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PCB Design Tips


There are two common free (as in beer) software choices. All are Mac/Linux/Windows supporting.

As of 2013, eagle is more widespread in use, there is a much stronger library support available but KiCAD is catching up.

Eagle Libraries

Lots of open hardware vendors use Eagle for their PCBs so there is an excellent range of libraries available. Some examples are

KiCAD Libraries

Eagle Example Designs

Eagle Tutorials

Get PCBs Made

There is an excellent tutorial at Dangerous Prototypes about exporting gerber and drill files to send to a manufacturer. It is wise to use a gerber viewer to check the files before sending them off (there are lots, use google to find one).


  • OSH Park in Portland, economic, local, reasonably quick, good quality
  • iTeadStudio/iMall in China, cheap, reasonably quick, good quality
  • (please add some in Canada)

VHS Member Notes

Tom's Tips

This is how I work in Eagle. I am not a perfectionist, everything is a time tradeoff, near enough is good enough for me. This is what I do in Eagle

  • Draw the schematic and make sure the ERC (Engineering Rules Check) is ok
  • Switch to the PCB view and use one of the Dangerous Prototypes PCB outlines (see Eagle libraries above) These have nice curved corner and a matching set of laser cutter templates for cover plates.
  • Lay out parts that have fixed locations (mostly connectors but also LEDs and switches too)
  • Save and rename so you can come back here easily
  • Lay out the rest of the parts rotating them to minimise the number of crossed connections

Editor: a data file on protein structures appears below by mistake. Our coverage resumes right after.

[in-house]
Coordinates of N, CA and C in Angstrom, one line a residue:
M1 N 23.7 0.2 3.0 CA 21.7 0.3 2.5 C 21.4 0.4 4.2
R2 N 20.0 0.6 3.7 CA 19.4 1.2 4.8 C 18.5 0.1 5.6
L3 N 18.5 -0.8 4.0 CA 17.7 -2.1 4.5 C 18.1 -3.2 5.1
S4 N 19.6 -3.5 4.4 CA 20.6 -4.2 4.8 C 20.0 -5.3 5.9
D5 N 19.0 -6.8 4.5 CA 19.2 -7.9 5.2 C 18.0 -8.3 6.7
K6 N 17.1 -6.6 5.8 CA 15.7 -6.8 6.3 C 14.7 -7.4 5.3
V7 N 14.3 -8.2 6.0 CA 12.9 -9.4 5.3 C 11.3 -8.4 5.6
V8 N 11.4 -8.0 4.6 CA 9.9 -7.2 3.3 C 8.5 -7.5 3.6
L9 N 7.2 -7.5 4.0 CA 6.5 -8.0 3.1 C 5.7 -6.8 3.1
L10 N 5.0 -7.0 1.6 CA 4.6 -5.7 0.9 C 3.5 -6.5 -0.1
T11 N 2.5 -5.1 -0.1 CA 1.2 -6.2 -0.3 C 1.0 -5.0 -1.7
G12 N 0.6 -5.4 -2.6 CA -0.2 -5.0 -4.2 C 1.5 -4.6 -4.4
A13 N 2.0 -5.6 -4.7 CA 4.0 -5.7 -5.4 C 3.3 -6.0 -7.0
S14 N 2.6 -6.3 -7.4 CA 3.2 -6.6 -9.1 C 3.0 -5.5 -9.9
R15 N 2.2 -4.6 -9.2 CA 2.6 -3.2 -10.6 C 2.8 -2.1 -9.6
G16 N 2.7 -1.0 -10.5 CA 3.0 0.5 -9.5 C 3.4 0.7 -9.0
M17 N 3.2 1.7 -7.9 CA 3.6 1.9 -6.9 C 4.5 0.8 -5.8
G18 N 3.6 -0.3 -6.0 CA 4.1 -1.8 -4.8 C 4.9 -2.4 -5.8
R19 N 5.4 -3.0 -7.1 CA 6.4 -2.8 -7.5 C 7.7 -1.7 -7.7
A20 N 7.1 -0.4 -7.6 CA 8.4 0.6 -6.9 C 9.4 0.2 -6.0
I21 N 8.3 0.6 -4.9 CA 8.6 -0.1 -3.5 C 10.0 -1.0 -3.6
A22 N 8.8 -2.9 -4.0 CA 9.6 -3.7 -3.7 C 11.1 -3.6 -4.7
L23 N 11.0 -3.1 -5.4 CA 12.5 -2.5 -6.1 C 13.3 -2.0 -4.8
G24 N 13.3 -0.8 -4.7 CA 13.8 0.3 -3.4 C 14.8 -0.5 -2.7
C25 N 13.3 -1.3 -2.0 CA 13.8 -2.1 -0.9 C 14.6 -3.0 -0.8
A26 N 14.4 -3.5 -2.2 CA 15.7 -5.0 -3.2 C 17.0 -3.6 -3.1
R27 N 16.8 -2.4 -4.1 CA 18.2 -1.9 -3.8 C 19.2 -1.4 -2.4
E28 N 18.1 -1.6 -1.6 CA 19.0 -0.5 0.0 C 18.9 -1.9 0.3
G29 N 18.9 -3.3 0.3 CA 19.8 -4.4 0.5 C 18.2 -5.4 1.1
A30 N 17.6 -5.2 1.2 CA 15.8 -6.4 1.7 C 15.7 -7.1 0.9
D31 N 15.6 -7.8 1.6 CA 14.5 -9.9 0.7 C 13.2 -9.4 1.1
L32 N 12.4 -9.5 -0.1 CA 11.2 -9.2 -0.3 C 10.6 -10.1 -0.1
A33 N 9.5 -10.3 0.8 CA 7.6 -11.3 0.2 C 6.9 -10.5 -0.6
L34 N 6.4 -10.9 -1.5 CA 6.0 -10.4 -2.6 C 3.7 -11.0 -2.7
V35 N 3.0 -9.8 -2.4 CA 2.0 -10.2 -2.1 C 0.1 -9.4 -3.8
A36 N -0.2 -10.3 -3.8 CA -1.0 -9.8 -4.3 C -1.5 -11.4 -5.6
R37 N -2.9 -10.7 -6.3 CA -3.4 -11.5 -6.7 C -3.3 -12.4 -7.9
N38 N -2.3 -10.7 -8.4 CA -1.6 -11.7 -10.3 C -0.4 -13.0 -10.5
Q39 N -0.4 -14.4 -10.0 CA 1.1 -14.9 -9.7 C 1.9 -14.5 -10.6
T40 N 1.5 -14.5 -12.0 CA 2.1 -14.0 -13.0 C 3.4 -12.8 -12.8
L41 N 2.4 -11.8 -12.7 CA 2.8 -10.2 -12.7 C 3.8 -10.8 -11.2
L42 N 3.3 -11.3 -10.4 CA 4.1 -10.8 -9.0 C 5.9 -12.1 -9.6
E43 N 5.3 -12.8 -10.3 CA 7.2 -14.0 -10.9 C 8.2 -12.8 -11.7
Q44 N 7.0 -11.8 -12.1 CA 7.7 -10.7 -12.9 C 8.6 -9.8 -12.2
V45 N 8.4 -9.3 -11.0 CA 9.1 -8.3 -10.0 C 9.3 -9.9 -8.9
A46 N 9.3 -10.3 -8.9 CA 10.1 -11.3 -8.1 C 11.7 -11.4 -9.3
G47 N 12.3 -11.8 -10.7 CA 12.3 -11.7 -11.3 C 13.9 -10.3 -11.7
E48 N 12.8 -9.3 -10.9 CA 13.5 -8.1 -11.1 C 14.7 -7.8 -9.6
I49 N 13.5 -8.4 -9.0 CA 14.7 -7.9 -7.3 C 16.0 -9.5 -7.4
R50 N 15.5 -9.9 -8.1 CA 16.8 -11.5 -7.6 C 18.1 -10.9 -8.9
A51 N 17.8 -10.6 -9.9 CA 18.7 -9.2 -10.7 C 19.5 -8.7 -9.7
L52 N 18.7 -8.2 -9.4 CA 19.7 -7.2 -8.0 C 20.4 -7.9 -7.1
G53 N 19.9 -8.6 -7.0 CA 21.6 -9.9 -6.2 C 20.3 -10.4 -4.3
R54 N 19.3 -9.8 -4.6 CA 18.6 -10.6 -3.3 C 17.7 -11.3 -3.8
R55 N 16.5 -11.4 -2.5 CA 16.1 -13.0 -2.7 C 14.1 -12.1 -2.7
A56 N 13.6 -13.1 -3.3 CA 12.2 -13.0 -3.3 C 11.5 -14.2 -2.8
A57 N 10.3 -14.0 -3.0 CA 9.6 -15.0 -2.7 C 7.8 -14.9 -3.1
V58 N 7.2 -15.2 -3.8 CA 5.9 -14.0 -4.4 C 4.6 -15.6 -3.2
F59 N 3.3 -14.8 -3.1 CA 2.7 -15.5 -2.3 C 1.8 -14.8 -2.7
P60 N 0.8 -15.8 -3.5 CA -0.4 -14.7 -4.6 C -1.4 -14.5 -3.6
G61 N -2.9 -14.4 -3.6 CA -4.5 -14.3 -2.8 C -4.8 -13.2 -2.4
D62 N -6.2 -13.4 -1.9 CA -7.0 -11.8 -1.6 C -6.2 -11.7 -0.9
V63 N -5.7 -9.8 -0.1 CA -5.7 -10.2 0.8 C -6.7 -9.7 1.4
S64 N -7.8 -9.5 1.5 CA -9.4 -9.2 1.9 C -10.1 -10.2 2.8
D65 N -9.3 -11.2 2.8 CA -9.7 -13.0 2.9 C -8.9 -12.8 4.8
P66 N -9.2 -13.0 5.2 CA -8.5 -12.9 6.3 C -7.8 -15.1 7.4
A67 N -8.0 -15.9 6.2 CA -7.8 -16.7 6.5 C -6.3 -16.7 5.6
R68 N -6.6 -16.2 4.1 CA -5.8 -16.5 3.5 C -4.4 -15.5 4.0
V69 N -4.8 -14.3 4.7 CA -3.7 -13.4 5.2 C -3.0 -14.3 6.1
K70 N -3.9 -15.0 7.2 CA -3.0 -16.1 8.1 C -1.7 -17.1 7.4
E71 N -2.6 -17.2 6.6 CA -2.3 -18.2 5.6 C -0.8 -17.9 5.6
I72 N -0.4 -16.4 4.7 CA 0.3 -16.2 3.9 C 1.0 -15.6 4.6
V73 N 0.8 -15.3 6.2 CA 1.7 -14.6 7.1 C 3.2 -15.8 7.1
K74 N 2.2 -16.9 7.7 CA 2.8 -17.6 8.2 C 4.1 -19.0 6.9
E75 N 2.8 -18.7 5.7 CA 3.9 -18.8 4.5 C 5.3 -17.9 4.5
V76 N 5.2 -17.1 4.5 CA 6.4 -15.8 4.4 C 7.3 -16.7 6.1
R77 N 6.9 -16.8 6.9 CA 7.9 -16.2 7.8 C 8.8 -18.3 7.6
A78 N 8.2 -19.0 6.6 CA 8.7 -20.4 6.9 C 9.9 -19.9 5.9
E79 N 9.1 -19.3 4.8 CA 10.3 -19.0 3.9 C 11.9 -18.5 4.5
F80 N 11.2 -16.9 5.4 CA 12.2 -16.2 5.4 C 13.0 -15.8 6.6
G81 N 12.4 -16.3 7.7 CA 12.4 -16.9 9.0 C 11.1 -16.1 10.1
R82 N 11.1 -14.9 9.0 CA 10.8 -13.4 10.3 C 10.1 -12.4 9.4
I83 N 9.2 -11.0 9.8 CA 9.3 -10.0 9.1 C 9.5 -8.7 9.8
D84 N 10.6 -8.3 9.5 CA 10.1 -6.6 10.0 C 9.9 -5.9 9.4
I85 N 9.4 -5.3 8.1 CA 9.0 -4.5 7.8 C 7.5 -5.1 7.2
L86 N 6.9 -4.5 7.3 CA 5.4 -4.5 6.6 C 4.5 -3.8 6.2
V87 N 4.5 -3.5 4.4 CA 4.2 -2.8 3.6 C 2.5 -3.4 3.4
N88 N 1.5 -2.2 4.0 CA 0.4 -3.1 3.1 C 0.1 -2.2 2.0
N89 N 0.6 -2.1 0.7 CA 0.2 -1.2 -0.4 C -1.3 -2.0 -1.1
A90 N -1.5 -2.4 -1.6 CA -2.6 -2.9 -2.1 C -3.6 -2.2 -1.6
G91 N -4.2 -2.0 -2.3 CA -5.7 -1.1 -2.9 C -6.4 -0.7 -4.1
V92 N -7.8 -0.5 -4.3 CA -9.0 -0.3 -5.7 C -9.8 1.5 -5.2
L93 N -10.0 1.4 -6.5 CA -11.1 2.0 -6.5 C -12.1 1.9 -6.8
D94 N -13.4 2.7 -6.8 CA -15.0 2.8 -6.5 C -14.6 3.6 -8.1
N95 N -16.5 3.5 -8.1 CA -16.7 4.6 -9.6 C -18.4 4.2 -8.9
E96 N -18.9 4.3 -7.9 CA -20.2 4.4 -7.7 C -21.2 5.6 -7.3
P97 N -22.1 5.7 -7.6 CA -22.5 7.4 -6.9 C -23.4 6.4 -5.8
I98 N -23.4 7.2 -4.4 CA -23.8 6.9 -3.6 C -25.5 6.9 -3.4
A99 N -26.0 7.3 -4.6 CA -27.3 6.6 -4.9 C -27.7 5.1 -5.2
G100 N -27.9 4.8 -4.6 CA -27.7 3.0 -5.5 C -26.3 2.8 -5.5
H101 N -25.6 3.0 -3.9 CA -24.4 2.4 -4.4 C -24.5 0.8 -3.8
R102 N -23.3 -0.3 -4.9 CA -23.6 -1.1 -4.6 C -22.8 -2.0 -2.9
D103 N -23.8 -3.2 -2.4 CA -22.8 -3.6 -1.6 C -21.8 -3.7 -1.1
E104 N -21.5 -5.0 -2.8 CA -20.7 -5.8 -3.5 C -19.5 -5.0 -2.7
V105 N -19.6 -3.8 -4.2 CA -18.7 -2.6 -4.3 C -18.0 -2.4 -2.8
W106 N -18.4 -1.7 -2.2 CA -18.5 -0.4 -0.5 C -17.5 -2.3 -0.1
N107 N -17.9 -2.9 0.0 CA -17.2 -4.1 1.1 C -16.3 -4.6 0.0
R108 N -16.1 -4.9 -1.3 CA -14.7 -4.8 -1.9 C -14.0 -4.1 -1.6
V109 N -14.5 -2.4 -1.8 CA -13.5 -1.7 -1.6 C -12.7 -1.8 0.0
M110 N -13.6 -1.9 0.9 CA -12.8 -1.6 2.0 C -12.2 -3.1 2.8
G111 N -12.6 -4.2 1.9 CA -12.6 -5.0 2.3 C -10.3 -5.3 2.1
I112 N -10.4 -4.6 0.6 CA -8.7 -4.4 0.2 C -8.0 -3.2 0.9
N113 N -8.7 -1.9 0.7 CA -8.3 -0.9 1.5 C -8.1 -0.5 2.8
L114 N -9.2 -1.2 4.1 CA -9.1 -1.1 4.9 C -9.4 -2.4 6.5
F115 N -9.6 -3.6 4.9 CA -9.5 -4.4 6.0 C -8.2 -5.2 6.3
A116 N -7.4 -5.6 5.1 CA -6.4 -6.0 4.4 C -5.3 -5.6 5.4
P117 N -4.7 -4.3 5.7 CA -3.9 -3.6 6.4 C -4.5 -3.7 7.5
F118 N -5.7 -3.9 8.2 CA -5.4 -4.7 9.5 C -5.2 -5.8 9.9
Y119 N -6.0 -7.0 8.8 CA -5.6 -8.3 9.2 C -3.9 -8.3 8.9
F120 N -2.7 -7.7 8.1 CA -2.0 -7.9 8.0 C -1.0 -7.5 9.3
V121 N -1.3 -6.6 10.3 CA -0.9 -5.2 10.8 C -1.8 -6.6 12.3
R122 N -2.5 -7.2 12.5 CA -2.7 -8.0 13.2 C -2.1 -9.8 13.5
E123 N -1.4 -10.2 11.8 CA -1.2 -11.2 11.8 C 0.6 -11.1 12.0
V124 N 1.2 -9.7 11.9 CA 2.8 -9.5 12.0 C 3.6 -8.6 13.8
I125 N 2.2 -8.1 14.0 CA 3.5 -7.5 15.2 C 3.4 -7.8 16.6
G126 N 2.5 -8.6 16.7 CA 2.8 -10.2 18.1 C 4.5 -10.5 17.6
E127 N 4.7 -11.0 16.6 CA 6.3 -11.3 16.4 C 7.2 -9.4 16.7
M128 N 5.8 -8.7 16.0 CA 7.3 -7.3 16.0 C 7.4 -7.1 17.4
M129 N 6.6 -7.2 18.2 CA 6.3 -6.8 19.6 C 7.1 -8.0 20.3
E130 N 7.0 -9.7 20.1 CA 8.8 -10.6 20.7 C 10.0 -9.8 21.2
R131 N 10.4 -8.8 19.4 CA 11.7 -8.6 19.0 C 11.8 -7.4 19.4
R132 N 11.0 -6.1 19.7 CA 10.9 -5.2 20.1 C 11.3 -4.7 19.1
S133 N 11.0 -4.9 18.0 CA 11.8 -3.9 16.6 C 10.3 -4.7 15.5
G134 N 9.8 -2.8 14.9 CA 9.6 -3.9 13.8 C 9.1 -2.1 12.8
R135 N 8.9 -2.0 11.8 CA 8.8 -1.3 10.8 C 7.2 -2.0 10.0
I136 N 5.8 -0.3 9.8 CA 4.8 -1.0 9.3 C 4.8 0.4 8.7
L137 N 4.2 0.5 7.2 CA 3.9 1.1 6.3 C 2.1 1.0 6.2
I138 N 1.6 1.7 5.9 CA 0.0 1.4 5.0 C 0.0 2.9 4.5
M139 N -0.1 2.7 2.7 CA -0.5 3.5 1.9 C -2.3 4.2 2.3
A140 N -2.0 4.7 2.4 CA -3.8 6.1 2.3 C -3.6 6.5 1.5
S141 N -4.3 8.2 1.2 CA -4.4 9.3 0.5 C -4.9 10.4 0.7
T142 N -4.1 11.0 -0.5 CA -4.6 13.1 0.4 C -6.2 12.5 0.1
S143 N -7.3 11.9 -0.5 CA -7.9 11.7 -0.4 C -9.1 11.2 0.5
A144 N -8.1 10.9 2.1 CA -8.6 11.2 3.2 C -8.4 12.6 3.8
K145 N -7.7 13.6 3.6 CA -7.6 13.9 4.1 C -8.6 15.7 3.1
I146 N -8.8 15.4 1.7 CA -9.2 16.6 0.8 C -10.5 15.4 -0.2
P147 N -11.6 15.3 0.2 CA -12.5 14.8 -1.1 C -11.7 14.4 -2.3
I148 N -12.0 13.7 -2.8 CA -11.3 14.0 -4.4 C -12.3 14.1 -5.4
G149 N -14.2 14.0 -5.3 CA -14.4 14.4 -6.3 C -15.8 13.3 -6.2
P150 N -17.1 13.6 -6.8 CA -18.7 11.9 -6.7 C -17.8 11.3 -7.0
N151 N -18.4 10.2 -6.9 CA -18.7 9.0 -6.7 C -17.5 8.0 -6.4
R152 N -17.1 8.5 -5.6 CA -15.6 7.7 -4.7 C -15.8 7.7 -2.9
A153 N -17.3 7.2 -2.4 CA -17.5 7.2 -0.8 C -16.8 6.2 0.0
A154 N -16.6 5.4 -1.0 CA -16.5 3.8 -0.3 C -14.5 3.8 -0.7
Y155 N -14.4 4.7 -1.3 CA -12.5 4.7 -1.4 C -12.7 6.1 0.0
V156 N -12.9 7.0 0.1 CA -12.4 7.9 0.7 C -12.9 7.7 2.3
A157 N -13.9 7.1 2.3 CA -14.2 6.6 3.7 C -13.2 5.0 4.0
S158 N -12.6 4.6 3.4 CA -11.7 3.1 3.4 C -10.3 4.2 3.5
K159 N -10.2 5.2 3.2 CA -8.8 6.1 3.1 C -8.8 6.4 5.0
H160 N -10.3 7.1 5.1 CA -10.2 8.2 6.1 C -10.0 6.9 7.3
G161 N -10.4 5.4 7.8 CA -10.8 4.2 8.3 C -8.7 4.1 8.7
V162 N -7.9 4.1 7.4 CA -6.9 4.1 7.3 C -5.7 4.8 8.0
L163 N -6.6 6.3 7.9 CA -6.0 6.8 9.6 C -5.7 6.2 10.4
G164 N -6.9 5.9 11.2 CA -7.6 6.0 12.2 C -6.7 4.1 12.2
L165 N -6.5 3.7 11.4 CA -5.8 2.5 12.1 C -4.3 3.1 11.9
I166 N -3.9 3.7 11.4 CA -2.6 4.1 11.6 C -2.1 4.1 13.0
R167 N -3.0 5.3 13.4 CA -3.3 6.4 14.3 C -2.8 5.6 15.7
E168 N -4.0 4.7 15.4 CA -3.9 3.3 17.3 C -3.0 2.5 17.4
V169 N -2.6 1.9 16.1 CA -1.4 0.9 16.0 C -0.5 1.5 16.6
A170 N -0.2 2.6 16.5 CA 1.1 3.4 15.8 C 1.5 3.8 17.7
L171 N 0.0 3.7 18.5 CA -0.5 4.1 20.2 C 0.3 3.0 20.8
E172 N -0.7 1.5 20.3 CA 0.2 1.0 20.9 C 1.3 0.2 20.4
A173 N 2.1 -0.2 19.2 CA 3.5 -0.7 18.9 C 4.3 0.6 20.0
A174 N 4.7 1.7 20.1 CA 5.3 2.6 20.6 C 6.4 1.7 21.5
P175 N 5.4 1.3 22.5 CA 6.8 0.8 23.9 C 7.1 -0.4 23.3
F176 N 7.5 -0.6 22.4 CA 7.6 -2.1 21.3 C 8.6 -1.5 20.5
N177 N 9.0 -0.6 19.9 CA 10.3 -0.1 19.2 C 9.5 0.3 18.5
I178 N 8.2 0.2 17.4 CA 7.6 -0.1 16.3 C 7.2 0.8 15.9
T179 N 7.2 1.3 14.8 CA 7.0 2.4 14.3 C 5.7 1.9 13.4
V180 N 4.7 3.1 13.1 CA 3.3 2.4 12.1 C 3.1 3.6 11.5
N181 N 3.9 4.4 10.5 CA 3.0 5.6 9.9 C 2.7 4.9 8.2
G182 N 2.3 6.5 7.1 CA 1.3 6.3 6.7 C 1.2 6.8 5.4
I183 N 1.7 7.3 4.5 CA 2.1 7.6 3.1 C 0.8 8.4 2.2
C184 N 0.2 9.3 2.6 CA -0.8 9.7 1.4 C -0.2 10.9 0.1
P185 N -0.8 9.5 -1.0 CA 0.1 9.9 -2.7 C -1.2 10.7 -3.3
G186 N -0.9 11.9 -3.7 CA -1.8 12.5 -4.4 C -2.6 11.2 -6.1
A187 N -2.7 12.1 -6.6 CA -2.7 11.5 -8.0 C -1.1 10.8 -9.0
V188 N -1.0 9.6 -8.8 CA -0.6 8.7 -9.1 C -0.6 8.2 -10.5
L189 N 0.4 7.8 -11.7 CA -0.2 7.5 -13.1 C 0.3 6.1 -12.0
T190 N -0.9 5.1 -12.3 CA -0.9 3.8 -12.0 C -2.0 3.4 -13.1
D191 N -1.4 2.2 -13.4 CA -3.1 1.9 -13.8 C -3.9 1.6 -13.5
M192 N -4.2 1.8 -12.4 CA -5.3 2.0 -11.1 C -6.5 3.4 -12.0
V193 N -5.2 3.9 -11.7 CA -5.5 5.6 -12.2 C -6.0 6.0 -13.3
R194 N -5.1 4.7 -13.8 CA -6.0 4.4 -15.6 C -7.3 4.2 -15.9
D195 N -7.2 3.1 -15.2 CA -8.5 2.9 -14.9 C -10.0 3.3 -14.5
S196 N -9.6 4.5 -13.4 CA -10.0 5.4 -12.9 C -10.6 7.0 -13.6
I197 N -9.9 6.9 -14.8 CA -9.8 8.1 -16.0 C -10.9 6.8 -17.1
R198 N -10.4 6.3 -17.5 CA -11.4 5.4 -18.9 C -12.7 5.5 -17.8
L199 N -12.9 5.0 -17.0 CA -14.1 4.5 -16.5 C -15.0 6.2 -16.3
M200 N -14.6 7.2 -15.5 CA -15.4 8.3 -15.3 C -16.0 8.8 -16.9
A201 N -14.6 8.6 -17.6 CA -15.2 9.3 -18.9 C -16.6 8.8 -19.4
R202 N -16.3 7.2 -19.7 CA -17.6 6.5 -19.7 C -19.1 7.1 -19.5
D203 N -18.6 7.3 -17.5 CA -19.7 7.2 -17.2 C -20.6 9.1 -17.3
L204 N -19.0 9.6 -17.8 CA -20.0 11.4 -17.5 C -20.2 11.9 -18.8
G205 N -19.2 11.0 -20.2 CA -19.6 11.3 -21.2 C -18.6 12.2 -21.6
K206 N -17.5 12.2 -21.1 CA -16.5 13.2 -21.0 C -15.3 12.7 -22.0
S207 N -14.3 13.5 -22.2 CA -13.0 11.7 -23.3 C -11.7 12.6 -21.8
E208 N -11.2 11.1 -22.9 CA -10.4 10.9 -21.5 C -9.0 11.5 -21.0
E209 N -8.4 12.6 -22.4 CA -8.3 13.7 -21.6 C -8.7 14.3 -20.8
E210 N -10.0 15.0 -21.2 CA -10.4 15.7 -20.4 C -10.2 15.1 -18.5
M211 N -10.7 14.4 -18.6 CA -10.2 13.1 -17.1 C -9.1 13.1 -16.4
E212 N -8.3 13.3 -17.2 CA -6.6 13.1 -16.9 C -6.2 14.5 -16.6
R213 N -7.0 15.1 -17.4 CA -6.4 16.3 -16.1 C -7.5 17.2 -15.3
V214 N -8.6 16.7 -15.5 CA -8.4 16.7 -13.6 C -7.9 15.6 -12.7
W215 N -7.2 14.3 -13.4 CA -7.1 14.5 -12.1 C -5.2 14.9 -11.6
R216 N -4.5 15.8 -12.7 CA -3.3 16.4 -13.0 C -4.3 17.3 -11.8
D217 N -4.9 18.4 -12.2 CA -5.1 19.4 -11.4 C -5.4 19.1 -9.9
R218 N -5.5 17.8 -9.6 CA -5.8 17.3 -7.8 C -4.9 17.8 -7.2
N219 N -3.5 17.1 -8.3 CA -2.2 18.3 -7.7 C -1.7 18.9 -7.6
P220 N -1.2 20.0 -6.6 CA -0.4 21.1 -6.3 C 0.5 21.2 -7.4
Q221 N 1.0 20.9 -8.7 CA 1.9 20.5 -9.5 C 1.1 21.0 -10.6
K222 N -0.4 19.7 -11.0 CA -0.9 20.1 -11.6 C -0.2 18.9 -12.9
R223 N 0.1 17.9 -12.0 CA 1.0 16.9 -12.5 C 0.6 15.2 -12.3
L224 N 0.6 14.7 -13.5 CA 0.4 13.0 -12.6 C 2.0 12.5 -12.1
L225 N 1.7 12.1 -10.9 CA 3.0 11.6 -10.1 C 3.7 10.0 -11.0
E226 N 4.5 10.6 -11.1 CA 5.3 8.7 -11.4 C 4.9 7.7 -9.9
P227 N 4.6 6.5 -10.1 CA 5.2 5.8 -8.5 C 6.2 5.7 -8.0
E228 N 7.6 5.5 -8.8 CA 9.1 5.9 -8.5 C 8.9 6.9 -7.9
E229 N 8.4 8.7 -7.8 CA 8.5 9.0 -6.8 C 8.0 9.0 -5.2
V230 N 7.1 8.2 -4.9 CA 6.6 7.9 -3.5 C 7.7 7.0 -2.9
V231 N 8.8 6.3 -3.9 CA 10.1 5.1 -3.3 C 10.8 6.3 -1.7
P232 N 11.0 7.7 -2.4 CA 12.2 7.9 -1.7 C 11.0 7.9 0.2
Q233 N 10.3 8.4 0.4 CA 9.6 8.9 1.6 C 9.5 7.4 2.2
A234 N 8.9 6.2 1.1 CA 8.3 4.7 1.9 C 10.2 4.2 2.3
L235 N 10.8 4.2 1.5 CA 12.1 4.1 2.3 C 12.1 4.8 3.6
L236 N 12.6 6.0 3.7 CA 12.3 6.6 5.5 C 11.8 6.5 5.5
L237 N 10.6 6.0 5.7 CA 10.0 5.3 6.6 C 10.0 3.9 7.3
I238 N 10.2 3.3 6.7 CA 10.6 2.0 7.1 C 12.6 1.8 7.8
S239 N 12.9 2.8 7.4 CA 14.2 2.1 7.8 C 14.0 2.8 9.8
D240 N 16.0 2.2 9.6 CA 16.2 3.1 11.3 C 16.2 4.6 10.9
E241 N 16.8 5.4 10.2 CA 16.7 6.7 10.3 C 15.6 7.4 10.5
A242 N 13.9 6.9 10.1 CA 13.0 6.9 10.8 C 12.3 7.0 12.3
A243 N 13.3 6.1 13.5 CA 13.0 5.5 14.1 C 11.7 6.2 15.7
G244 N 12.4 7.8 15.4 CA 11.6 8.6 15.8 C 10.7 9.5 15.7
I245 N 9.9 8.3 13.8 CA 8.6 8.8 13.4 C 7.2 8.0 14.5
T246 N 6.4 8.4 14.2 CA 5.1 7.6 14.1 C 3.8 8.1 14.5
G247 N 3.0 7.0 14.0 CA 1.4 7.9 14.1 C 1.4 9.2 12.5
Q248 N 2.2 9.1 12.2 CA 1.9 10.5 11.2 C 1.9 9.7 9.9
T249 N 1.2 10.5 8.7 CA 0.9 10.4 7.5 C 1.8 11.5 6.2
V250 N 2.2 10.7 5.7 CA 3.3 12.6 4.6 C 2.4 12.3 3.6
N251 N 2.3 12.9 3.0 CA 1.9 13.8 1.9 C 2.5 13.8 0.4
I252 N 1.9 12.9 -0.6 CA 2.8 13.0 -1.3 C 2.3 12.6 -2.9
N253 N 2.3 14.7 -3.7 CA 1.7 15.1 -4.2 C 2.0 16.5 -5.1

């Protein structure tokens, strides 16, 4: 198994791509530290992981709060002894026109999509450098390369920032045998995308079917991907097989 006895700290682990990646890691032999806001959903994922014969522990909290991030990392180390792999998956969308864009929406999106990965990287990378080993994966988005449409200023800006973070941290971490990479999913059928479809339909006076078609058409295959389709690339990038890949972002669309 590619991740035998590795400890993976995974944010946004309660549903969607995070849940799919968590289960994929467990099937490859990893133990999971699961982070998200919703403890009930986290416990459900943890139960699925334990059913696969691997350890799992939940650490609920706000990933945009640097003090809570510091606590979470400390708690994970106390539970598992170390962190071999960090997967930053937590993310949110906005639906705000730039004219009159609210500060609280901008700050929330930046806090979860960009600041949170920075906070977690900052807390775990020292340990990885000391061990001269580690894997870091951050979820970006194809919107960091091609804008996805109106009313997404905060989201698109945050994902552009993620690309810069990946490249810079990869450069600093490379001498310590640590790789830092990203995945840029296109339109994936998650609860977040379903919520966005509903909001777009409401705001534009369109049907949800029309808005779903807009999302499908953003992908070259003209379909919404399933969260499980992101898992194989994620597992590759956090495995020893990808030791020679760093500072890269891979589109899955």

• Save and rename
  • Lay out the power using thick traces (24mil if possible), leave the ground unconnected for later
  • Save and rename
  • Load the itead studio design rules file and increase the minimum track size to something like 12 or 14 mil
  • Use the autorouter to see if it can lay the board out, if not decrease the minimum track size and repeat until close
  • Save and rename
  • Hand work remaining tracks by ripping up, using ratnest to cleanup the unwired traces and then laying out manually
  • Run DRC again and ensure all is clean, fix any issues
  • Follow the steps in this Tutorial to add a ground plane to both sides

Richard's Tips

I generally follow a very similar process to Tom, with a few additions and differences:

  • Make use of Net names in the schematic. This allows you to have visually disconnected components that are electrically connected, and makes the schematic a lot cleaner and easier to rearrange as you work. Give yourself room, and make use of Group to move blocks around.
  • When doing a tight PCB layout, change the grid to a multiple of your desired trace/space. i.e. if I'm routing 0.2mm (8mil) tracks, I'll use a 0.4mm grid.
  • Generally I'll have the schematic in Inches (by convention schematic symbols are almost always on 0.1“ grids) and the PCB in Millimeters (almost all SMT packages are metric). I'll change the PCB to Inches when it makes sense, but as Eagle will snap traces to pins, it's not normally required even when routing through-hole components.
  • Remember that PCB traces are wires, and wires have resistance - and thus a voltage drop that is a function of their length and the current being drawn. This becomes important at higher currents (motors, high-power LEDs, displays, etc), where a component on the 'far' side of a PCB may see a noticeably lower voltage than expected. Thicker traces will have a lower resistance; use a calculator like this if you want to be sure you're not going to run into issues:
pcb_design_tips.1379294546.txt.gz · Last modified: 2015/12/12 14:31 (external edit)